Already, an increasing demand for palm oil has fueled a 1.5 per cent annual rate of destruction of rainforests in Indonesia and Malaysia, which together account for 86 per cent of global palm oil production.4 Researchers estimate that 27 per cent of concessions for new palm oil plantations are on peatlands and rainforests, totalling 2.8 million hectares in Indonesia, the third largest emitter of greenhouse gases in the world, after the US and China.5   


© Orjan F Ellingvag / Dagens Naringsliv / Corbis

The UN estimates that, at the current rate, 98 per cent of Indonesia’s rainforests could be destroyed by 2022

A recent report released by United Nations Environment Programme (UNEP) indicates that 98 per cent of rainforests in Indonesia will be destroyed by 2022 if the current rate of destruction is not stopped. It would be ironic if a drive claiming to save the Earth ended up devastating the environment, says Laurance.  

The environment is not the only cause for concern. Expansion of palm oil plantations has displaced indigenous people from their land, often without proper consultation and compensation, says Jefri Saragih, of Sawit Watch (Sawit means oil palms in Indonesian), an environmental group and a partner of Oxfam, a British non-governmental organisation (NGO). This has caused serious tension between local farmers and companies, which has culminated in a number of violent conflicts. In January 2008 alone, Sawit Watch monitored 513 conflicts between Indonesian communities and companies, some of which have led to local people being arrested, beaten and even sentenced to death.6

Some stakeholders, including the biodiesel industry, government administrations and NGOs, have high hopes for the Roundtable on Sustainable Palm Oil (RSPO), a trade organisation that has been set up to promote sustainable palm oil production. Others remain sceptical. In a meeting last November, Saragih appealed to RSPO to help resolve conflicts, release imprisoned farmers - including a mother and her two-year-old baby - and revoke the death sentences. ’There isn’t any progress yet after nearly six months,’ he says.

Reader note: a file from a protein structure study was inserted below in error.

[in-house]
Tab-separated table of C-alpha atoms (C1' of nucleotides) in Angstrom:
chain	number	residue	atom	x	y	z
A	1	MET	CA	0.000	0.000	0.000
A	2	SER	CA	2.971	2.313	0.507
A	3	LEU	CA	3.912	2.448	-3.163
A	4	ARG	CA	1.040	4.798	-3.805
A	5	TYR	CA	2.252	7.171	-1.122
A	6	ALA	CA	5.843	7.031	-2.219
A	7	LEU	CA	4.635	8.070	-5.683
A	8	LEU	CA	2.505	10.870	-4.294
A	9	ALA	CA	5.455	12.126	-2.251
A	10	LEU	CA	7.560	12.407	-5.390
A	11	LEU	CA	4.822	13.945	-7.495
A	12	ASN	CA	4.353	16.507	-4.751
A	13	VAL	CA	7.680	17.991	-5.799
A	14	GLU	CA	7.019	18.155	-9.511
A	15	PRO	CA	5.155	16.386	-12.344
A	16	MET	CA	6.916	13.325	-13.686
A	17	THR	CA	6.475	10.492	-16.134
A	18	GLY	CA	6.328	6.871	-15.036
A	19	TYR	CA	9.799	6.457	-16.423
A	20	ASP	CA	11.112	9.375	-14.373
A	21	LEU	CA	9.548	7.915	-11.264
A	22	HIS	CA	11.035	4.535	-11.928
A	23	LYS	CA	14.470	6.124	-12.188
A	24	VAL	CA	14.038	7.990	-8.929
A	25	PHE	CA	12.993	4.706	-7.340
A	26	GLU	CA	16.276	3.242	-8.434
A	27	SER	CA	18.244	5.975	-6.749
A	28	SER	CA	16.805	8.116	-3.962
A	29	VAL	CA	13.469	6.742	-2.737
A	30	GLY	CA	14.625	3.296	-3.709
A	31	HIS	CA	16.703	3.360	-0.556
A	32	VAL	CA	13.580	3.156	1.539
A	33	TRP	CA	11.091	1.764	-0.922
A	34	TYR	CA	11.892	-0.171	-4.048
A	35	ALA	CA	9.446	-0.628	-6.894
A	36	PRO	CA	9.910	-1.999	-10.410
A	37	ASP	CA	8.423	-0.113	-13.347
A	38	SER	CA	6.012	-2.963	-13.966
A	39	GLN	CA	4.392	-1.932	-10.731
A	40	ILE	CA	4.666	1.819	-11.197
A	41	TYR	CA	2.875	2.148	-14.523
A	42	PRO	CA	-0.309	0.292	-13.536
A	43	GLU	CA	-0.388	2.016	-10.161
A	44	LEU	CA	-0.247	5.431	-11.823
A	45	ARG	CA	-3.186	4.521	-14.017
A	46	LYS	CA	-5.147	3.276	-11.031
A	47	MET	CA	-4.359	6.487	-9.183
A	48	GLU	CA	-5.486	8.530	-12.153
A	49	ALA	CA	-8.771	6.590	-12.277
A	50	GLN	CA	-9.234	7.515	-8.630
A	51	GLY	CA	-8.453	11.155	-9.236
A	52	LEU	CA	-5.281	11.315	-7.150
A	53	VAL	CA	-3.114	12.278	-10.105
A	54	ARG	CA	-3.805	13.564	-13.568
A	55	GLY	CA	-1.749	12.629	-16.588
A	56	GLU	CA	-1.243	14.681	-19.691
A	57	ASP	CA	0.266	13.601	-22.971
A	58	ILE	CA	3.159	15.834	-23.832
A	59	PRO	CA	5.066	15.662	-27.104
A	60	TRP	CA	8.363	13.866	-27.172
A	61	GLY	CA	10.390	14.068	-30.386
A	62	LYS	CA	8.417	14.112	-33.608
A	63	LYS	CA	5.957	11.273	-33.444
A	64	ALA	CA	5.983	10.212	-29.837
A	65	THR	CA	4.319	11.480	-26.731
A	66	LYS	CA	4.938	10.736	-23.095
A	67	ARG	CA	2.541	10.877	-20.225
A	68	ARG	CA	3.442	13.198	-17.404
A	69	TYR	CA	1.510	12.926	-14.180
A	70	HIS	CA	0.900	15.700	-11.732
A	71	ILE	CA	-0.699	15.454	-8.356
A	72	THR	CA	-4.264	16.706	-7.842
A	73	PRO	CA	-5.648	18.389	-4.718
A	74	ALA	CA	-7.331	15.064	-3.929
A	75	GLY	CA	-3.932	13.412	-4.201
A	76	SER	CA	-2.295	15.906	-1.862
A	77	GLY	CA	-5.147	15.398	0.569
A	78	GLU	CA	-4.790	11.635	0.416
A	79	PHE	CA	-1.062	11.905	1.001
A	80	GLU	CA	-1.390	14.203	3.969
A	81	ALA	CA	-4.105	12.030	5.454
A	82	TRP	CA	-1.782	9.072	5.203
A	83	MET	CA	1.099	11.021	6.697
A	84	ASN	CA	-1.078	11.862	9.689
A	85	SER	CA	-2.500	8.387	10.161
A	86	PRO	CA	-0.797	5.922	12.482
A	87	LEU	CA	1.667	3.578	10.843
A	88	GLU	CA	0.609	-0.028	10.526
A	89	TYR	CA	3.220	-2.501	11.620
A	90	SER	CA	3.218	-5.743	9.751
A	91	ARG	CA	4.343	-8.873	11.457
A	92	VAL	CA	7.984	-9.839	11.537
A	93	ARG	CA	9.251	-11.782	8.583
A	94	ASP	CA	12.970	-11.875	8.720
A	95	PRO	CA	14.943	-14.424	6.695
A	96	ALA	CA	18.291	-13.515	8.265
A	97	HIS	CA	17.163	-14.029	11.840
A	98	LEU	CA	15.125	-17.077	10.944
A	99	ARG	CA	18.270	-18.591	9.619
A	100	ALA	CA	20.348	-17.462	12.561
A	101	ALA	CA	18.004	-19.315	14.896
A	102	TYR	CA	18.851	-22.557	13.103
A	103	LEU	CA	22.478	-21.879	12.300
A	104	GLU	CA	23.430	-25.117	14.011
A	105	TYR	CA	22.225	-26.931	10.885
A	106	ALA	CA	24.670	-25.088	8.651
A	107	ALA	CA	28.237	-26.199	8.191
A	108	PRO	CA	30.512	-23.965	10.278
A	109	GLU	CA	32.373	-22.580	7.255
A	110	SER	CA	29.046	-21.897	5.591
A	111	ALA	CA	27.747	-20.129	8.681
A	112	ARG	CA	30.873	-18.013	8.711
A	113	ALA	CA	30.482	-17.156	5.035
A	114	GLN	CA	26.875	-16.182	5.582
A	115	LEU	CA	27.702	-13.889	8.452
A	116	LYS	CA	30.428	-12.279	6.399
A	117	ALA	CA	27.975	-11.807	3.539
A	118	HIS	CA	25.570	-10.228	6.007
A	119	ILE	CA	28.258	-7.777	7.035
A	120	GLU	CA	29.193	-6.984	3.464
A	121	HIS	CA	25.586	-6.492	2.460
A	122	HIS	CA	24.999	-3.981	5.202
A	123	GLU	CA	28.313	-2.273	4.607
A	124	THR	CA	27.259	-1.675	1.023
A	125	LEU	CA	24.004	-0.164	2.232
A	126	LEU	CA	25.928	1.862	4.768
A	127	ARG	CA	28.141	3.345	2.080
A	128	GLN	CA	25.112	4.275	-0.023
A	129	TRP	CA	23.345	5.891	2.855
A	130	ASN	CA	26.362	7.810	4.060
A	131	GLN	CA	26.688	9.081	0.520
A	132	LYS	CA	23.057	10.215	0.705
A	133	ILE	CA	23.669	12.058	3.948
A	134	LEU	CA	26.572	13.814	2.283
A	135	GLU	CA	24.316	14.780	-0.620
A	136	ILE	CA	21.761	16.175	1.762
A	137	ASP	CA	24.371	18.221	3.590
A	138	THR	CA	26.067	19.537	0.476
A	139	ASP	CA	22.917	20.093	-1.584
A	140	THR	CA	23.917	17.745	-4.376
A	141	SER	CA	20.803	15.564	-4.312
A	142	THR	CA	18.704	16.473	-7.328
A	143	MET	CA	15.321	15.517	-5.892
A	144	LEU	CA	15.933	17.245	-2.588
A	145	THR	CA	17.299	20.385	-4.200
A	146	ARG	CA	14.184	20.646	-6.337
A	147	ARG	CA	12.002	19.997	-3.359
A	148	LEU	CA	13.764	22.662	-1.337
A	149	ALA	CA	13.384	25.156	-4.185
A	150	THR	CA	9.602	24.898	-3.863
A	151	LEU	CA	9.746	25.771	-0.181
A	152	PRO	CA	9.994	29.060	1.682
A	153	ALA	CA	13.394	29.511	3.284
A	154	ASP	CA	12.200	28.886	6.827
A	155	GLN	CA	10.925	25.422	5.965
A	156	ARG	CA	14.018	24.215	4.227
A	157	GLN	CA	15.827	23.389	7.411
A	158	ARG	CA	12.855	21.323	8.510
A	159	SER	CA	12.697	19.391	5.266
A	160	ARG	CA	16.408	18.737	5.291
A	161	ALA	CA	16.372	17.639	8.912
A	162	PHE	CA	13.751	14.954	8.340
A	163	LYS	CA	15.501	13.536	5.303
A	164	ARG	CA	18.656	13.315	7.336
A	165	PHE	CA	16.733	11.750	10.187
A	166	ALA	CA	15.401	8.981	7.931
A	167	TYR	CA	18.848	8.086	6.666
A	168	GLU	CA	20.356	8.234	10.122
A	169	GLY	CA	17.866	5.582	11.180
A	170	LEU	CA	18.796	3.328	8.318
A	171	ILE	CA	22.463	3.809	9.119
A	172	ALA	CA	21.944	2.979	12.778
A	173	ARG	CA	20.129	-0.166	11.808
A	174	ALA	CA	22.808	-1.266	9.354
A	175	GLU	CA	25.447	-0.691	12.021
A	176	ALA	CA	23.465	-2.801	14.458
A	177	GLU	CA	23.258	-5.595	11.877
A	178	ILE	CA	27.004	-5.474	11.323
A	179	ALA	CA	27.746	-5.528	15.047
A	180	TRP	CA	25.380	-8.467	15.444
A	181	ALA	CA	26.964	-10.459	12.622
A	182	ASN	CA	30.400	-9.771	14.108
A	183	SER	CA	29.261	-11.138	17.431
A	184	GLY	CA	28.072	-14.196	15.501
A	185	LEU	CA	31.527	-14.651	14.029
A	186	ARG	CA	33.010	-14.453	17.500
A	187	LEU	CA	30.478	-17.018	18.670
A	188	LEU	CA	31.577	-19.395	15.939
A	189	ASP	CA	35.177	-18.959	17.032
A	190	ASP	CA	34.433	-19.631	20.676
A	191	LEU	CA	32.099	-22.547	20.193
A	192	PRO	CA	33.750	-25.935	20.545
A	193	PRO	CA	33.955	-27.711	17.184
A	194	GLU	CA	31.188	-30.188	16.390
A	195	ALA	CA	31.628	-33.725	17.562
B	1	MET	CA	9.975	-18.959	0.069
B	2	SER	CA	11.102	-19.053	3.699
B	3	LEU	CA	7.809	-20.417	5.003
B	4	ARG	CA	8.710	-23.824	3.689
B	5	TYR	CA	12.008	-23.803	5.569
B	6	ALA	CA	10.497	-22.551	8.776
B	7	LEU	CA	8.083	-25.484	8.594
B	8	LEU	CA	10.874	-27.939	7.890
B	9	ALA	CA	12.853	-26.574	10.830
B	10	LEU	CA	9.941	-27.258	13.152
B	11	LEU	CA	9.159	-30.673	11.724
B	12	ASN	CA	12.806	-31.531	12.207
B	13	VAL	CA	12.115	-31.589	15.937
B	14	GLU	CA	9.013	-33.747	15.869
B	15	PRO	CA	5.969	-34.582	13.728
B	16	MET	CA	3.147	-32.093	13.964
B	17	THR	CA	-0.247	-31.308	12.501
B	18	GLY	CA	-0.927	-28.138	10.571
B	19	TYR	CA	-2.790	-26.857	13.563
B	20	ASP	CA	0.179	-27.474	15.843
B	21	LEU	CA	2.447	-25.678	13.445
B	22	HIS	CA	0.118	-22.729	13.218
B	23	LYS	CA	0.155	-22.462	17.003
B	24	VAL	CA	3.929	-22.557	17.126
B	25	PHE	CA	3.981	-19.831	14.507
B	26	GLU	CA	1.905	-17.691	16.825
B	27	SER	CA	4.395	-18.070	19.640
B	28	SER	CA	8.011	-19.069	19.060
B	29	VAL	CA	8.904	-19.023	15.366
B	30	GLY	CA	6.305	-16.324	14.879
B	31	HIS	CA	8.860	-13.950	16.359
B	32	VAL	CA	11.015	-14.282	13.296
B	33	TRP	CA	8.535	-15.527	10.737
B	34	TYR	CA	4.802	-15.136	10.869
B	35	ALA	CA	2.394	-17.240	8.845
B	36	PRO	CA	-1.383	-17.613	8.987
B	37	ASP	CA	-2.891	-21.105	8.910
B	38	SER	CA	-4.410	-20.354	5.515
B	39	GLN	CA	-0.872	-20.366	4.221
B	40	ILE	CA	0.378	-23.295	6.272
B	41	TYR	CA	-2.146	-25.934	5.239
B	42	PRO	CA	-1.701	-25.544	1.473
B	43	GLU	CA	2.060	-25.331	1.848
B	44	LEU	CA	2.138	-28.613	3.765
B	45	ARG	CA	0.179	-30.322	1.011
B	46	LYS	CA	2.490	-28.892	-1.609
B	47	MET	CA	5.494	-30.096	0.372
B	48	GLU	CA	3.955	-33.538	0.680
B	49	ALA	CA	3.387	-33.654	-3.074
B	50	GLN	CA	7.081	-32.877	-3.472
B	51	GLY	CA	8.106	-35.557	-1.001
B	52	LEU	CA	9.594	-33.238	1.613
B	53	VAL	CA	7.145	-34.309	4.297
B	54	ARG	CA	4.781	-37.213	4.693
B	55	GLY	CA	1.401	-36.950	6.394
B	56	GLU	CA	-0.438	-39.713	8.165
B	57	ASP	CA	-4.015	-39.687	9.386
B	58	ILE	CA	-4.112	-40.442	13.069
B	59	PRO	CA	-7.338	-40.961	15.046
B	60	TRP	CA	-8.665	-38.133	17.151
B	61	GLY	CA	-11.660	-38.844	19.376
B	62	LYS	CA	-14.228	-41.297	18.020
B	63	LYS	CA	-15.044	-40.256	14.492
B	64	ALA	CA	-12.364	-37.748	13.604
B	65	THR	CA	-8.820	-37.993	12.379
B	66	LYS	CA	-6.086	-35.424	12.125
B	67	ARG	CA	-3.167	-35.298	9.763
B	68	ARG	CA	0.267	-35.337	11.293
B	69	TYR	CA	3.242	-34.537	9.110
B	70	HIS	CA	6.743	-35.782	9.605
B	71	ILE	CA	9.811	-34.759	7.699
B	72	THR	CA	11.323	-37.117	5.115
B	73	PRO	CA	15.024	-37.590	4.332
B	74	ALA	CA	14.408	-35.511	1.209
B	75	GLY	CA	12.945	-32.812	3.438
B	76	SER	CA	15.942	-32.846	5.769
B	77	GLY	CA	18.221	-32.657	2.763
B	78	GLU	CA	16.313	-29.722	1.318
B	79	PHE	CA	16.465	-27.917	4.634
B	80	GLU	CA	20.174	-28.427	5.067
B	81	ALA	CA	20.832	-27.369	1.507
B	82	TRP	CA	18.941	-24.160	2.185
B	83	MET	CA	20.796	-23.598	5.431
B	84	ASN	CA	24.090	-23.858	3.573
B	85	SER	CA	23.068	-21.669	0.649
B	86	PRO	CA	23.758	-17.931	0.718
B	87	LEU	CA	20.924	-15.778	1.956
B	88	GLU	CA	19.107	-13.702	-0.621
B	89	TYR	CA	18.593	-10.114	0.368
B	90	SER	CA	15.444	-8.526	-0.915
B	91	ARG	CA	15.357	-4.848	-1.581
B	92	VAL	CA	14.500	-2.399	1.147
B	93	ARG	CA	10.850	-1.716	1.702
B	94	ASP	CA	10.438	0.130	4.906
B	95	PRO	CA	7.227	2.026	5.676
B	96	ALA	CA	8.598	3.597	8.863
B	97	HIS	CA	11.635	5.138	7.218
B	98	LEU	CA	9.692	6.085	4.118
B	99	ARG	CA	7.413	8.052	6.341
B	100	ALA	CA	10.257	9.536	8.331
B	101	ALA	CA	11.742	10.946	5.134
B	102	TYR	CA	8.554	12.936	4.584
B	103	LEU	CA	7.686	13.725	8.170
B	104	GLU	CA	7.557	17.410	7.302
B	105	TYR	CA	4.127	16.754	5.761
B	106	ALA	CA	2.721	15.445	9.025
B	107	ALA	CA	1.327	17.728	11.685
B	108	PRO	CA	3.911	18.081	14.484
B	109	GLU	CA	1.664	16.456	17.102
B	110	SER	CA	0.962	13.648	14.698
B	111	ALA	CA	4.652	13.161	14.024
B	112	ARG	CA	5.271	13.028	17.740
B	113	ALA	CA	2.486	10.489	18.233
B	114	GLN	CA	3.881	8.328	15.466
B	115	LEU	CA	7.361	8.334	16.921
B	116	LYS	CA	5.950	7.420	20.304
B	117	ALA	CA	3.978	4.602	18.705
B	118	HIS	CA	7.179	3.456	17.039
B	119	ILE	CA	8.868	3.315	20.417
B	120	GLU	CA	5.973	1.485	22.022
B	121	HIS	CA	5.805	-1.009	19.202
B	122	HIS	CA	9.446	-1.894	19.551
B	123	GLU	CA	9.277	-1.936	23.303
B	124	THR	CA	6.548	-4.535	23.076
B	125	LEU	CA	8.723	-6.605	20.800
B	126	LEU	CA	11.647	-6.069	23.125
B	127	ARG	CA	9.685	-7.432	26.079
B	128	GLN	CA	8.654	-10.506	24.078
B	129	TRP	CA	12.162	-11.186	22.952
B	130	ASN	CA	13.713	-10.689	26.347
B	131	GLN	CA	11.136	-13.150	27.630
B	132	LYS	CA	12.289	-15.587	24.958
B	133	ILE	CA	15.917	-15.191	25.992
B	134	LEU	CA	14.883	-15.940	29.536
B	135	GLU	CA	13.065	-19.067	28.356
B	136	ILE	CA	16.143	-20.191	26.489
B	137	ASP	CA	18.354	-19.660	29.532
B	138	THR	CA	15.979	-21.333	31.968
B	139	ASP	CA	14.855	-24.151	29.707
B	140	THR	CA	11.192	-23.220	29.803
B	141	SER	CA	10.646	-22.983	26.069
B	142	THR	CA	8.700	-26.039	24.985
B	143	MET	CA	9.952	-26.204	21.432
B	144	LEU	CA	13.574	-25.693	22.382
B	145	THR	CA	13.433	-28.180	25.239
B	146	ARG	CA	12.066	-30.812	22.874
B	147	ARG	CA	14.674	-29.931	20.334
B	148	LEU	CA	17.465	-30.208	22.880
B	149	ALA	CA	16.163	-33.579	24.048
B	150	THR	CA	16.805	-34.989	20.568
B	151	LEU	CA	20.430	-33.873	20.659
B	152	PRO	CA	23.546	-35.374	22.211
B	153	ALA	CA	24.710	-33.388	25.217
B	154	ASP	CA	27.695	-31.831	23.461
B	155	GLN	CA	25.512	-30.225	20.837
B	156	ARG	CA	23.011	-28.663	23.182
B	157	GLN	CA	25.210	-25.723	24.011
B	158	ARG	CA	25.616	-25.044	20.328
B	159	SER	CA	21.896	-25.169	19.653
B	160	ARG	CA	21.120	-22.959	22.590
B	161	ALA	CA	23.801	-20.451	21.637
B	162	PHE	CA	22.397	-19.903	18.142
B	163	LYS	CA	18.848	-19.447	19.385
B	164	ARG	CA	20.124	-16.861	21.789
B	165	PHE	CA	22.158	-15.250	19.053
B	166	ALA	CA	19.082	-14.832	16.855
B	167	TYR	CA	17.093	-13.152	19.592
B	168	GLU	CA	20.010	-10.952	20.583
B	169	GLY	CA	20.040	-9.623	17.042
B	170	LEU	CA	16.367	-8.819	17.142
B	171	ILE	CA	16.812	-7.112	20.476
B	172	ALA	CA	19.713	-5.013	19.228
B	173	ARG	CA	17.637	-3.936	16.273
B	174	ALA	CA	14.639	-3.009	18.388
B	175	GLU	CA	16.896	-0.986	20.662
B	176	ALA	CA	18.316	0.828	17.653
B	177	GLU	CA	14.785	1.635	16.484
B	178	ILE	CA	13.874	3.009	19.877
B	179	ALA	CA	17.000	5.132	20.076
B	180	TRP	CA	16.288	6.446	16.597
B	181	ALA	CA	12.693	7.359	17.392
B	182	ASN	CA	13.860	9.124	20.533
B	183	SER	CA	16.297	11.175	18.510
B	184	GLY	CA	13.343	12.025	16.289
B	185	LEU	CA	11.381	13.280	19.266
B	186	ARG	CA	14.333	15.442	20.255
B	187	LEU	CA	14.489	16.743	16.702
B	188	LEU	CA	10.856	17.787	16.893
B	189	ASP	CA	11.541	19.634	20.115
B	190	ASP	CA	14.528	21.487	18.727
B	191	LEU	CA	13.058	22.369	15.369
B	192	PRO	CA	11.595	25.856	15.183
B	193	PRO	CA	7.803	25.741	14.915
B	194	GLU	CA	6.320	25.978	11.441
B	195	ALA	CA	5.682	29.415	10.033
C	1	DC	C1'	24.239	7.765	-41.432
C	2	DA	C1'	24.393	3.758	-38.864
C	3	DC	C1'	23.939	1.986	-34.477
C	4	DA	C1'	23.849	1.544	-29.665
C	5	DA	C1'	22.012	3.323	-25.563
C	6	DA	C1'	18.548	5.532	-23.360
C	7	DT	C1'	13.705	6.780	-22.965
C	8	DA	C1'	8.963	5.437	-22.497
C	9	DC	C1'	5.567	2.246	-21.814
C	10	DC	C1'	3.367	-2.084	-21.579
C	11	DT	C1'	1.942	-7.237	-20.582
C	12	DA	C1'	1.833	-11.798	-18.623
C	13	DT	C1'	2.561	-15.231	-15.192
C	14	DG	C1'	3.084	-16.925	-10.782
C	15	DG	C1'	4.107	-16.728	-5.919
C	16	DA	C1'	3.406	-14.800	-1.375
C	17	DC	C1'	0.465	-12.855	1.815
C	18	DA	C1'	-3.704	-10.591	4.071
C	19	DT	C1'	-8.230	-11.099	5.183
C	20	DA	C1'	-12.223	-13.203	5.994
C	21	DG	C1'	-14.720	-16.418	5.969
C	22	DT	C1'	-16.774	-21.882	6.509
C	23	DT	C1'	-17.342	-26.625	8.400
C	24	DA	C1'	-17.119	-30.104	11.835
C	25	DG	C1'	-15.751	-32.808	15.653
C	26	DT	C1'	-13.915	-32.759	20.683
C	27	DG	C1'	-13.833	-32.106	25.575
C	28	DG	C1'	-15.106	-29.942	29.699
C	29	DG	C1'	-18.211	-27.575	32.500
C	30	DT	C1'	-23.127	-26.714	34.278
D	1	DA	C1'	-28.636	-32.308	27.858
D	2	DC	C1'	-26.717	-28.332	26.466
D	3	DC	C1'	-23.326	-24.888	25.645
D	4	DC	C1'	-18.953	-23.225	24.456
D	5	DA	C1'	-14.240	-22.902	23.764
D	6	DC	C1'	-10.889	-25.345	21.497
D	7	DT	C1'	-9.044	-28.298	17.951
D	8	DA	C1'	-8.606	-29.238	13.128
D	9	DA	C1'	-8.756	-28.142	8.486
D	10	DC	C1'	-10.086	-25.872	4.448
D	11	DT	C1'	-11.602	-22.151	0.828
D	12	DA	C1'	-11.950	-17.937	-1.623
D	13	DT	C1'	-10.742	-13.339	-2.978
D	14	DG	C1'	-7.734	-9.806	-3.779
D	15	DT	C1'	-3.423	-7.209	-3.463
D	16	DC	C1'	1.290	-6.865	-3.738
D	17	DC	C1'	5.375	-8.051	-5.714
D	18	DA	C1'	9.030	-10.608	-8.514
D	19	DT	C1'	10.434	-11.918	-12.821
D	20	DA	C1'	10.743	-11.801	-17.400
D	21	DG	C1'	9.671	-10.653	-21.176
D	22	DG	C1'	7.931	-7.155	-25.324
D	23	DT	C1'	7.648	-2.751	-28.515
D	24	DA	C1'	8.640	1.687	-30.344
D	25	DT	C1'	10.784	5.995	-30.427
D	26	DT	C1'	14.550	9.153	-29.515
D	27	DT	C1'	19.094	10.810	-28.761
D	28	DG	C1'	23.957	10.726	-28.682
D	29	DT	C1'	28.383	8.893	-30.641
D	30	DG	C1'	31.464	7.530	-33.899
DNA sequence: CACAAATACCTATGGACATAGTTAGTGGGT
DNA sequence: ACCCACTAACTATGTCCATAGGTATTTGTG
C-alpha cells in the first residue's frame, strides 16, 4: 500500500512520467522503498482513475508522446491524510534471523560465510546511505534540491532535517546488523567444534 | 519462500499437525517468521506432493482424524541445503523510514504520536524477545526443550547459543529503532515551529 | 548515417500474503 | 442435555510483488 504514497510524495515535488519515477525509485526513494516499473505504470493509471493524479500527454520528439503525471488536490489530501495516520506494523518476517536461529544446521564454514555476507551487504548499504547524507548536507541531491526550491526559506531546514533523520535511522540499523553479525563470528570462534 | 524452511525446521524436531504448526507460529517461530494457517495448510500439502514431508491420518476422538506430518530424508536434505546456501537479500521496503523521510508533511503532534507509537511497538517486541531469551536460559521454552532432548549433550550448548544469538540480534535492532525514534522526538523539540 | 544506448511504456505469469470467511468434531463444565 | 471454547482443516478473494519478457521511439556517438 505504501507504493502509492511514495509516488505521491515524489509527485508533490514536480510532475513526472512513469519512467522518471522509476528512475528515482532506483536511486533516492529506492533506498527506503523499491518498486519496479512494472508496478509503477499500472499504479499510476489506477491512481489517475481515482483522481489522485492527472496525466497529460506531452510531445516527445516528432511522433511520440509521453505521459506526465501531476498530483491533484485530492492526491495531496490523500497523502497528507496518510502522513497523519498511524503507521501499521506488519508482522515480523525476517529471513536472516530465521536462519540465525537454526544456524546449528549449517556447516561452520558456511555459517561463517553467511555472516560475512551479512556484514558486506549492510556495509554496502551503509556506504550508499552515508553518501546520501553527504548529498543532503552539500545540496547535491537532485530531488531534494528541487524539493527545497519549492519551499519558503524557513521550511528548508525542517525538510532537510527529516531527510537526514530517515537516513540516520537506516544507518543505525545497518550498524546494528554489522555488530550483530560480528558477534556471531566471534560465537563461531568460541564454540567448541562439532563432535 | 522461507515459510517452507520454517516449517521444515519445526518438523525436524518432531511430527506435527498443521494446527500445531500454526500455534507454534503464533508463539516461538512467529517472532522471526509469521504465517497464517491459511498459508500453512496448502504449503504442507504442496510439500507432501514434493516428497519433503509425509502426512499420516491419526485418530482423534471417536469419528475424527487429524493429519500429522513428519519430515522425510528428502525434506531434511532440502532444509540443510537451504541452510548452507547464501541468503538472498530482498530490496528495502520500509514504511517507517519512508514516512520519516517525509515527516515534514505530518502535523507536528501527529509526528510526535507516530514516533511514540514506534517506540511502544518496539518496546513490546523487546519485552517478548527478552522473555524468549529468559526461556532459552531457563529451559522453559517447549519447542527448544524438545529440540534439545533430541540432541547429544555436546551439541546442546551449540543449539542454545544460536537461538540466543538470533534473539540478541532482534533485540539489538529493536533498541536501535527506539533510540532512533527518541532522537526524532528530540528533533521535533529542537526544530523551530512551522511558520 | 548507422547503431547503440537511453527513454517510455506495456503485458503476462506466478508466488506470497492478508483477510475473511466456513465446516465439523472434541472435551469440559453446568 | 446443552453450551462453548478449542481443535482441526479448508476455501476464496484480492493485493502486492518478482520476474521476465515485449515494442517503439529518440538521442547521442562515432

© John van Hasselt / Corbis

Oil is extracted from palm kernels

According to Helenius, there are several problems with RSPO. It’s not binding for its members, and several major palm oil companies such as Wilmar and Datu Palma, members of RSPO, were caught having practices against the organisation’s principles, such as rainforest clearance, burning cleared lands, and local conflicts. More importantly, RSPO’s certification scheme will not demand that its members segregate certified products from uncertified ones. This means a company just needs to have one plantation certified for all of its palm oil products to be certified.  

The IFEU report is also unconvinced that RSPO, in its current form, can address serious social and environmental concerns. It concludes, therefore, that the use of palm oil for biodiesel production must be regarded as unsustainable, which applies as long as no effective certification system is available.  

Neste Oil stands firm that it is against any conducts involving local conflicts and destruction of rainforests, and buys palm oil only from suppliers committed to sustainable practices. And its main supplier, IOI Group - an established Malaysian palm oil company - reputedly has good farming practices and is able to achieve good yields. But this is not foolproof. IOI is expanding its business: it has acquired several plantation companies in Sarawak, part of Malaysian Borneo, and bought concessions covering rainforests and close to peatlands in Central Kalimantan in Indonesia.